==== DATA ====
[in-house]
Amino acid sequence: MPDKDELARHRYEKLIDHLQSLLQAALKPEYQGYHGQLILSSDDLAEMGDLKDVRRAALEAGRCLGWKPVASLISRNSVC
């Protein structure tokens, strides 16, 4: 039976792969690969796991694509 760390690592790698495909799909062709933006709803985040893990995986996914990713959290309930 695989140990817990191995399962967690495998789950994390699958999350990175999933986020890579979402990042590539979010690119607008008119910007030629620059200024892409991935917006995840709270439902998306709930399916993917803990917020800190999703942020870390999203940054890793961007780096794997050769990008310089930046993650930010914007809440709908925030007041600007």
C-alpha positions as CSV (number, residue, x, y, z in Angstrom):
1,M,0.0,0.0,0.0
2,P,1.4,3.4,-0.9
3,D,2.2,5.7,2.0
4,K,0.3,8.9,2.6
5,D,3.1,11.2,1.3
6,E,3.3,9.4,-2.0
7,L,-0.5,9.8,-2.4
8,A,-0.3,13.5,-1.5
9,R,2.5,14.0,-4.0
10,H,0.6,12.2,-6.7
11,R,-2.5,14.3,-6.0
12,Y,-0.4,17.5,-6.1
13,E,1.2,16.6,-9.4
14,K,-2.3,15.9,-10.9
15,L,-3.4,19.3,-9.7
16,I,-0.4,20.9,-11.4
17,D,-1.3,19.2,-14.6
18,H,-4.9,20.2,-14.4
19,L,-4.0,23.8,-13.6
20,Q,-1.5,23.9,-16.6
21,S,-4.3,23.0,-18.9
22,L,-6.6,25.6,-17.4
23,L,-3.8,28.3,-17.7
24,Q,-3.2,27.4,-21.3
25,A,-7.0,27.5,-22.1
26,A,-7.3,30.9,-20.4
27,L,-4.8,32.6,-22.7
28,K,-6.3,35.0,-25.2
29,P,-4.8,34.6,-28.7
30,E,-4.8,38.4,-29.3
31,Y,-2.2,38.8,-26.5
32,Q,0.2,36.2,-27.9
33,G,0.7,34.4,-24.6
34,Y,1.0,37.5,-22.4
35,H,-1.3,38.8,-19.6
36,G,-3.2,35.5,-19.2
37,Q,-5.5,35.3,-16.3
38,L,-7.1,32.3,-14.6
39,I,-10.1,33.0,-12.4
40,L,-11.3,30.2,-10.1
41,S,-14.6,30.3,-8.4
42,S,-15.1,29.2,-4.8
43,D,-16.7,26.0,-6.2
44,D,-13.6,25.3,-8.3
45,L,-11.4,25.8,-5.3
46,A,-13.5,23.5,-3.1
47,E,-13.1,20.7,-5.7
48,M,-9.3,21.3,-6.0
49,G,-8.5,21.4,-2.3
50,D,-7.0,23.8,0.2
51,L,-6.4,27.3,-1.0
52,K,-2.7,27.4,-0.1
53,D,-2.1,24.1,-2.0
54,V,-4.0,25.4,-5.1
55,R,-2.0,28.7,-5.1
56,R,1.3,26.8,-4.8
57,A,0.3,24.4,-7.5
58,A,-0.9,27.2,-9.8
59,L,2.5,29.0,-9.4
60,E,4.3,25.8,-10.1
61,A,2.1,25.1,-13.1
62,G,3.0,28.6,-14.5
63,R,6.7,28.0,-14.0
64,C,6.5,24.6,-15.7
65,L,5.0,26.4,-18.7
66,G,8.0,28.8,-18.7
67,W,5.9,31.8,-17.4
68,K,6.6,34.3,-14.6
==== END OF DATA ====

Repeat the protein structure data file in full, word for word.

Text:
[in-house]
Amino acid sequence: MPDKDELARHRYEKLIDHLQSLLQAALKPEYQGYHGQLILSSDDLAEMGDLKDVRRAALEAGRCLGWKPVASLISRNSVC
């Protein structure tokens, strides 16, 4: 039976792969690969796991694509 760390690592790698495909799909062709933006709803985040893990995986996914990713959290309930 695989140990817990191995399962967690495998789950994390699958999350990175999933986020890579979402990042590539979010690119607008008119910007030629620059200024892409991935917006995840709270439902998306709930399916993917803990917020800190999703942020870390999203940054890793961007780096794997050769990008310089930046993650930010914007809440709908925030007041600007």
C-alpha positions as CSV (number, residue, x, y, z in Angstrom):
1,M,0.0,0.0,0.0
2,P,1.4,3.4,-0.9
3,D,2.2,5.7,2.0
4,K,0.3,8.9,2.6
5,D,3.1,11.2,1.3
6,E,3.3,9.4,-2.0
7,L,-0.5,9.8,-2.4
8,A,-0.3,13.5,-1.5
9,R,2.5,14.0,-4.0
10,H,0.6,12.2,-6.7
11,R,-2.5,14.3,-6.0
12,Y,-0.4,17.5,-6.1
13,E,1.2,16.6,-9.4
14,K,-2.3,15.9,-10.9
15,L,-3.4,19.3,-9.7
16,I,-0.4,20.9,-11.4
17,D,-1.3,19.2,-14.6
18,H,-4.9,20.2,-14.4
19,L,-4.0,23.8,-13.6
20,Q,-1.5,23.9,-16.6
21,S,-4.3,23.0,-18.9
22,L,-6.6,25.6,-17.4
23,L,-3.8,28.3,-17.7
24,Q,-3.2,27.4,-21.3
25,A,-7.0,27.5,-22.1
26,A,-7.3,30.9,-20.4
27,L,-4.8,32.6,-22.7
28,K,-6.3,35.0,-25.2
29,P,-4.8,34.6,-28.7
30,E,-4.8,38.4,-29.3
31,Y,-2.2,38.8,-26.5
32,Q,0.2,36.2,-27.9
33,G,0.7,34.4,-24.6
34,Y,1.0,37.5,-22.4
35,H,-1.3,38.8,-19.6
36,G,-3.2,35.5,-19.2
37,Q,-5.5,35.3,-16.3
38,L,-7.1,32.3,-14.6
39,I,-10.1,33.0,-12.4
40,L,-11.3,30.2,-10.1
41,S,-14.6,30.3,-8.4
42,S,-15.1,29.2,-4.8
43,D,-16.7,26.0,-6.2
44,D,-13.6,25.3,-8.3
45,L,-11.4,25.8,-5.3
46,A,-13.5,23.5,-3.1
47,E,-13.1,20.7,-5.7
48,M,-9.3,21.3,-6.0
49,G,-8.5,21.4,-2.3
50,D,-7.0,23.8,0.2
51,L,-6.4,27.3,-1.0
52,K,-2.7,27.4,-0.1
53,D,-2.1,24.1,-2.0
54,V,-4.0,25.4,-5.1
55,R,-2.0,28.7,-5.1
56,R,1.3,26.8,-4.8
57,A,0.3,24.4,-7.5
58,A,-0.9,27.2,-9.8
59,L,2.5,29.0,-9.4
60,E,4.3,25.8,-10.1
61,A,2.1,25.1,-13.1
62,G,3.0,28.6,-14.5
63,R,6.7,28.0,-14.0
64,C,6.5,24.6,-15.7
65,L,5.0,26.4,-18.7
66,G,8.0,28.8,-18.7
67,W,5.9,31.8,-17.4
68,K,6.6,34.3,-14.6